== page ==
Chief Sky, looking for a new leader for his people, sends three young men to the top of the distant mountaintop, to bring him back what they find there. One, who goes part way up the mountain, finds lodes of valuable stones, and brings one back. The second goes a little farther, and returns after he finds forests of healing herbs. The last man brings nothing in his hands—he returns late, torn and bleeding, and tells that from the top of the mountain he could see beyond the valley and to the next mountain, where he saw a smoke signal calling for help. Chief Sky makes this man chief, saying, “We need one who has seen beyond the mountain to other people who are in need.” Bannon, who worked with the late Reverend Bushyhead and heard him tell this story in English and Cherokee, retells it here in clear and straightforward prose that reads well aloud. She includes a few words in Cherokee, repeated in a short glossary at the end. Though she says, “The translations have been specially written using the English alphabet so that you can sound them out,” there is no pronunciation guide for such words as “Yo:na” or “Uwoha?li.” A foreword by Joseph Bruchac sets this in a historical context, pointing out that this teaching story is not among those popularized by James Mooney’s classic 1900 translations of Cherokee stories, but is a classic told from generation to generation. Rodanas’s (The Little Drummer Boy, 2002, etc.) realistic color pencil and watercolor illustrations in rich autumn colors depict the specific dress and homes of the early Eastern Woodland Cherokee. Though this isn’t a title that will jump out at young readers, teachers looking for Native American folktales will appreciate this as a group read-aloud. (Folktale. 7-10)

Pub Date: Sept. 1, 2002

ISBN: 0-7614-5113-7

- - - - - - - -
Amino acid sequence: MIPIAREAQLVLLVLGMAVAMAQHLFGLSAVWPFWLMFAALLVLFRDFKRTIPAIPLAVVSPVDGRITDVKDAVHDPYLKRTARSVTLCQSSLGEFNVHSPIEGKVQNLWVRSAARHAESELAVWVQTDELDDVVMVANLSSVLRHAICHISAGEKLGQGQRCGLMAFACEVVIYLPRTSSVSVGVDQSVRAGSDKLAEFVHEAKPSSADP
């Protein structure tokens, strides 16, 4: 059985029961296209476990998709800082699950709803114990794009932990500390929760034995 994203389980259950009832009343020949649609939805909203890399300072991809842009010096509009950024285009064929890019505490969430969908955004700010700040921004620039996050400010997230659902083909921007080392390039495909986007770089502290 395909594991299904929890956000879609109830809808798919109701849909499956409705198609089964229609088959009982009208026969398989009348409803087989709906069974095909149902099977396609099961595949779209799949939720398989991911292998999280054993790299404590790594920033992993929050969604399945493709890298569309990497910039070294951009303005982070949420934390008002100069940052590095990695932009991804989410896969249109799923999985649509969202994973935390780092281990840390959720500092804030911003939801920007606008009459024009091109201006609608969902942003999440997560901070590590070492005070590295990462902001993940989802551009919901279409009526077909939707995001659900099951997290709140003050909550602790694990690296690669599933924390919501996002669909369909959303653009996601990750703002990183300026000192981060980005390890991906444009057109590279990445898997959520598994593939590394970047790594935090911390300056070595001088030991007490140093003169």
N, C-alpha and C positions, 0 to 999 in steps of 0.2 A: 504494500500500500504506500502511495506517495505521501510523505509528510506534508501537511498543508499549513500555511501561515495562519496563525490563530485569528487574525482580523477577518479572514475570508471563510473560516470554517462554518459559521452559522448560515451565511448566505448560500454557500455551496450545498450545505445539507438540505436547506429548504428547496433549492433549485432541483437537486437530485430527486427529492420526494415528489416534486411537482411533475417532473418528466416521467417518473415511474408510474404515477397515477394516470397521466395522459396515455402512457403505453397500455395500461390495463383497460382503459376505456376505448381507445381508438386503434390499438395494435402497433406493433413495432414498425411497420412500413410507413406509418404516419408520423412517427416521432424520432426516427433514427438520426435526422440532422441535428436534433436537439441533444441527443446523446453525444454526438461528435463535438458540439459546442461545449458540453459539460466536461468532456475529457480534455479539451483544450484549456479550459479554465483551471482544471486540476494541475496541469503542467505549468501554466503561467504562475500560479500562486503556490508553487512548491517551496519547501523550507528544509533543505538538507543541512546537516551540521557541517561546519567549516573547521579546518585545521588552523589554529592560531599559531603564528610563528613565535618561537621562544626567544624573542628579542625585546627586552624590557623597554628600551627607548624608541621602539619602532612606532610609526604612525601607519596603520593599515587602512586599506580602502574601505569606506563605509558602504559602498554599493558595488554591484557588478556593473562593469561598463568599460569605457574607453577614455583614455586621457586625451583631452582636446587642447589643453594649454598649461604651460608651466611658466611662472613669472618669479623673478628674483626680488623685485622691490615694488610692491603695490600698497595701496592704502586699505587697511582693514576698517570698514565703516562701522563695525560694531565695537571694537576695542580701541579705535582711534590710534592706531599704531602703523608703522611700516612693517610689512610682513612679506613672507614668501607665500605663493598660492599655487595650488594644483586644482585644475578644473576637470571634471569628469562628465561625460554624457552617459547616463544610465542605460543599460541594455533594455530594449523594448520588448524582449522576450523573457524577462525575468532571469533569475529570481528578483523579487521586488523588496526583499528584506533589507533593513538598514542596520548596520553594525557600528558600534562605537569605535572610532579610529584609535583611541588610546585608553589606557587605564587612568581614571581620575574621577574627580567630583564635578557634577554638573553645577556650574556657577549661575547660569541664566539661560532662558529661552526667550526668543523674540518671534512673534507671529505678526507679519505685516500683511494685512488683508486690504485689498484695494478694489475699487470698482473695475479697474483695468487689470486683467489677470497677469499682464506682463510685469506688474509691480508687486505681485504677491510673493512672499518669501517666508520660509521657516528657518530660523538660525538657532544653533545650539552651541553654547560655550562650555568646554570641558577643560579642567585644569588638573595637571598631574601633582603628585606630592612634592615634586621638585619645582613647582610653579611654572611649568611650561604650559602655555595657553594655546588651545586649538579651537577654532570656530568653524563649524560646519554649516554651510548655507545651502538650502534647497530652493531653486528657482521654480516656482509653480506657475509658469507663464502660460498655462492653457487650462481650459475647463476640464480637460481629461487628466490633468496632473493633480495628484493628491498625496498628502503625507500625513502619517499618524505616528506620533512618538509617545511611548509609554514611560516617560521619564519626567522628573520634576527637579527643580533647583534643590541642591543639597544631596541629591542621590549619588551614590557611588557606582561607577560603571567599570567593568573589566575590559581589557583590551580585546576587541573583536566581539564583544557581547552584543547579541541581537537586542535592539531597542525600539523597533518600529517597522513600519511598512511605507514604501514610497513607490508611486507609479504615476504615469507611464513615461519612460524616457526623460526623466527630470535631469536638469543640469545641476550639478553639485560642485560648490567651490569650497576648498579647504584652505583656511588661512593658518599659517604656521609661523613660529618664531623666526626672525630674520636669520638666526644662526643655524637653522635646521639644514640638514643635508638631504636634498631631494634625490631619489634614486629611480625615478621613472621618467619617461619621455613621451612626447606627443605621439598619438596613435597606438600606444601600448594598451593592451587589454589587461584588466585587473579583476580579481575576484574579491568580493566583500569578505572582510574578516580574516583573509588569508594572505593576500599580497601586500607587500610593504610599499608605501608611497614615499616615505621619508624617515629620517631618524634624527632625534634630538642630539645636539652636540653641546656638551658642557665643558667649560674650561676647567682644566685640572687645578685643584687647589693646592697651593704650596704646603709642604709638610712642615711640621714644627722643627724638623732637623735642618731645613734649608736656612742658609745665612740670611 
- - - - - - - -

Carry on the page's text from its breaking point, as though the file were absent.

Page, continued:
Page Count: 32

Publisher: Marshall Cavendish

Review Posted Online: May 20, 2010

Kirkus Reviews Issue: Aug. 15, 2002

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A very pleasing first-chapter book from its funny and tender opening salvo to its heartwarming closer. Ray and his Grampa Halfmoon live in Chicago, but Grampa comes from Oklahoma. Six vignettes make up the short chapters. Among them: Ray finds a way to buy Grampa the pair of moccasins that remind him of home and Smith gets in a gentle jab at the commercialization of Native American artifacts. At a Christmas stuck far away from the Oklahoma relatives the pair finds comfort and joy even when the electricity goes out, and in a funny sequence of disasters, a haircut gone seriously awry enables a purple-and-orange dye job to be just the ticket for little-league spirit. The language is spare, clean, and rhythmic, with a little sentimentality to soften the edges. Ray and Grampa have a warm and loving intergenerational bond that’s an added treat. With a nod toward contemporary Native Americans, Grampa tells Cherokee and Seminole family stories, and when Ray gets to be in a wedding party, the groom is Polish-Menominee and his bride is Choctaw. An excellent choice for younger readers from the author of the bittersweet Rain Is Not My Indian Name (2001). (Fiction. 7-10)

Pub Date: April 1, 2002

ISBN: 0-06-029531-7

Page Count: 80

Publisher: HarperCollins

Review Posted Online: May 20, 2010

Kirkus Reviews Issue: April 1, 2002

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Trisha is ready to start at a new school, where no one will know she has dyslexia. At first, she is heartbroken to be in Miss Peterson’s special-ed class, aka, “the junkyard.” But Miss Peterson treats the children as anything but junk, showing them that everyone has a unique talent. Polacco’s trademark style is fully present here; her sensitively drawn alter ego shines with depth of feeling. When bullying occurs, Miss Peterson proves her students are worthwhile by planning a junkyard field trip, where they find valuable objects to be used in exciting ways. Trisha’s group repairs a plane, and the class buys an engine for it. Then a beloved class member dies, and the children must find a way to honor him. While the plot meanders somewhat, the characters are appealing, believable and provide a fine portrayal of a truly special class. Children will be drawn in by the story’s warmth and gentle humor and will leave with a spark of inspiration, an appreciation of individual differences and a firm anti-bullying message, all underscored by the author’s note that concludes the book. (Picture book. 7-10)

Pub Date: July 1, 2010

ISBN: 978-0-399-25078-1

Page Count: 48

Publisher: Philomel

Review Posted Online: May 31, 2010

Kirkus Reviews Issue: June 15, 2010

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